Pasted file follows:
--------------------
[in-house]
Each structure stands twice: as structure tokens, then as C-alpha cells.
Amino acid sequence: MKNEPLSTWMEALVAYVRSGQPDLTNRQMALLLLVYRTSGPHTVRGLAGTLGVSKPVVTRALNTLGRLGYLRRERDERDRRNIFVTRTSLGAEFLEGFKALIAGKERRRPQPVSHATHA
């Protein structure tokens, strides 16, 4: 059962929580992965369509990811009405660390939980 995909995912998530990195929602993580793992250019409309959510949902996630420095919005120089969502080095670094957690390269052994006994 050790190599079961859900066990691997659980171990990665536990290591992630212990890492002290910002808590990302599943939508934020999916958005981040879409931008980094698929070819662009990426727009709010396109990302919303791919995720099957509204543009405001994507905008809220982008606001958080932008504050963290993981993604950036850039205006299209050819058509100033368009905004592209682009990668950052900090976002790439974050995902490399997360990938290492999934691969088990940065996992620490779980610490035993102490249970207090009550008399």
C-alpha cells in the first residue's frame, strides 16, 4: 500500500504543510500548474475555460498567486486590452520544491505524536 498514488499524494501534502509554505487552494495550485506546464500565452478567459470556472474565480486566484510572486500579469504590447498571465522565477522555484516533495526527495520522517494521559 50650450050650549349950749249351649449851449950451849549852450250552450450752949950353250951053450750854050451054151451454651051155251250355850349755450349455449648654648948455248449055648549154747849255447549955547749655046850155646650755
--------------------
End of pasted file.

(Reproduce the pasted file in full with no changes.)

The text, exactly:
[in-house]
Each structure stands twice: as structure tokens, then as C-alpha cells.
Amino acid sequence: MKNEPLSTWMEALVAYVRSGQPDLTNRQMALLLLVYRTSGPHTVRGLAGTLGVSKPVVTRALNTLGRLGYLRRERDERDRRNIFVTRTSLGAEFLEGFKALIAGKERRRPQPVSHATHA
């Protein structure tokens, strides 16, 4: 059962929580992965369509990811009405660390939980 995909995912998530990195929602993580793992250019409309959510949902996630420095919005120089969502080095670094957690390269052994006994 050790190599079961859900066990691997659980171990990665536990290591992630212990890492002290910002808590990302599943939508934020999916958005981040879409931008980094698929070819662009990426727009709010396109990302919303791919995720099957509204543009405001994507905008809220982008606001958080932008504050963290993981993604950036850039205006299209050819058509100033368009905004592209682009990668950052900090976002790439974050995902490399997360990938290492999934691969088990940065996992620490779980610490035993102490249970207090009550008399």
C-alpha cells in the first residue's frame, strides 16, 4: 500500500504543510500548474475555460498567486486590452520544491505524536 498514488499524494501534502509554505487552494495550485506546464500565452478567459470556472474565480486566484510572486500579469504590447498571465522565477522555484516533495526527495520522517494521559 50650450050650549349950749249351649449851449950451849549852450250552450450752949950353250951053450750854050451054151451454651051155251250355850349755450349455449648654648948455248449055648549154747849255447549955547749655046850155646650755